Oh, how cruel the volley

A haunting ballad about the battle of Ticonderoga prompts Tim Abbott to re-tell a literally haunting ghost story about the Black Watch.

For God and trade routes

Headsman posts about 26 Christian martyrs, executed in Japan in 1597.

Nasty, brutish and short?

Melvyn Bragg leads discussion in a recent episode of In Our Time about Hobbes, Rousseau and the social contract. Greg Afinogenov also posts on Hobbes and the fragility of the social contract.

Court in the act

Charles Bainbridge blogs about Sir Philip Sidney’s Astrophil and Stella.

De Nachtwacht

Jen at Diary of 1 investigates Rembrandt’s The Night Watch, and how it has taken on a life of its own.

There is lately printed and published

The recent addition of 2004 deaths to the Oxford Dictionary of National Biography includes a number of eminent early modern historians. But is the DNB’s verdict final? Mercurius Rusticus considers Conrad Russell, while Oxoniensis looks at Christopher Hill.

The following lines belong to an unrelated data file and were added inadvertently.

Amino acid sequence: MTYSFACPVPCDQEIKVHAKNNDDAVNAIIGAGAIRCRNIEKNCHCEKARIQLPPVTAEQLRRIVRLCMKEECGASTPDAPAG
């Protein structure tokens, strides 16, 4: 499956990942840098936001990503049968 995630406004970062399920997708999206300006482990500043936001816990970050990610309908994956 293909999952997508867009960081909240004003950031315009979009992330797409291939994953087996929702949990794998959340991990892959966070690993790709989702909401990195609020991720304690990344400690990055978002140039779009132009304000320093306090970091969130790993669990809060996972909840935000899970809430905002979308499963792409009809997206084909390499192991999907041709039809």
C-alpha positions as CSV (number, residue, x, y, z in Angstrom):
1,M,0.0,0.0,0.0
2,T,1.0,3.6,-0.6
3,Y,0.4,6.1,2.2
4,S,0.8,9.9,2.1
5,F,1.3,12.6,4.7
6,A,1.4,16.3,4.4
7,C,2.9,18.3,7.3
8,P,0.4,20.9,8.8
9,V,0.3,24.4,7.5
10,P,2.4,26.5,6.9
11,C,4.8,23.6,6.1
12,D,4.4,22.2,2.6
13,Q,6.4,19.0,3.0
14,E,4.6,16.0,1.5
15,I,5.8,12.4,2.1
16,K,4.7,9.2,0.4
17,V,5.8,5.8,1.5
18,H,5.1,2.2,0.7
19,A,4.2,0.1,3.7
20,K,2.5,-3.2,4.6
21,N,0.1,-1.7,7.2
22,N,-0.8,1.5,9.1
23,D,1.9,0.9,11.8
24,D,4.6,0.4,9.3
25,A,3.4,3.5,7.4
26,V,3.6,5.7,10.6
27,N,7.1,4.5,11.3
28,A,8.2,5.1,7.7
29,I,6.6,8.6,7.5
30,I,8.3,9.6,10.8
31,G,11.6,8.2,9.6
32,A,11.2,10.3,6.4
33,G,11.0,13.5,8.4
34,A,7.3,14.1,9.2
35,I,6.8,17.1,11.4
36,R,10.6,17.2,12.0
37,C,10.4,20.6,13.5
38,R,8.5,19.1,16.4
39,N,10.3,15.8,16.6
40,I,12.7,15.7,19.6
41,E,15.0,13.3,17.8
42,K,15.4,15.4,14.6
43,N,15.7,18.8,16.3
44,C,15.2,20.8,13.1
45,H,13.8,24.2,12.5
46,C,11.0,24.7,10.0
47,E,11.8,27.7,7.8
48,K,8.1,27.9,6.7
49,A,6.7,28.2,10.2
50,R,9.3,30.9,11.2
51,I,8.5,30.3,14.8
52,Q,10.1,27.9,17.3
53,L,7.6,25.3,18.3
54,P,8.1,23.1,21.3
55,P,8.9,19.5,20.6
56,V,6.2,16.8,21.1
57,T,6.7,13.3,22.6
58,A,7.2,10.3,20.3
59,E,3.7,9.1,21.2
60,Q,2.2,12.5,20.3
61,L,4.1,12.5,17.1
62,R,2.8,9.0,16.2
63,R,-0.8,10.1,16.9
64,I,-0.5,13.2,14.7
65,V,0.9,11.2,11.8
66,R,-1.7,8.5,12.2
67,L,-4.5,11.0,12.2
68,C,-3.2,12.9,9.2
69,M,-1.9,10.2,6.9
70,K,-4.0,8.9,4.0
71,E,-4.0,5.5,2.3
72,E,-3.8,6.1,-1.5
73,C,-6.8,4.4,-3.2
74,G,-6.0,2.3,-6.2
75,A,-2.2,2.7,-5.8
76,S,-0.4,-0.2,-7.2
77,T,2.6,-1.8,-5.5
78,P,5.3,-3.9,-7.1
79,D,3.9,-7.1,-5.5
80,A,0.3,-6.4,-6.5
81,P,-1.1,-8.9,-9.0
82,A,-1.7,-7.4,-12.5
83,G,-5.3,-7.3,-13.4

Cardinal Wolsey reviews David Childs’s biography of the Mary Rose – Henry VIII’s flagship and now thankfully preserved for the foreseeable future thanks to a National Lottery grant of £21 million.

Kristine Steenbergh reviews Germaine Greer’s biography of Anne Hathaway. Meanwhile, you can hear Greer talk about the book in a Guardian Unlimited podcast.

And finally…

An alternative guide to Early English Books Online, courtesy of Sarah Redmond at LOL Manuscripts: highlights include posts on how to read black-letter print, understanding early modern religious iconography, and some less well-known images of the world turned upside down

Licensed and entered according to the Act for Printing.

London Printed by N.P., 2008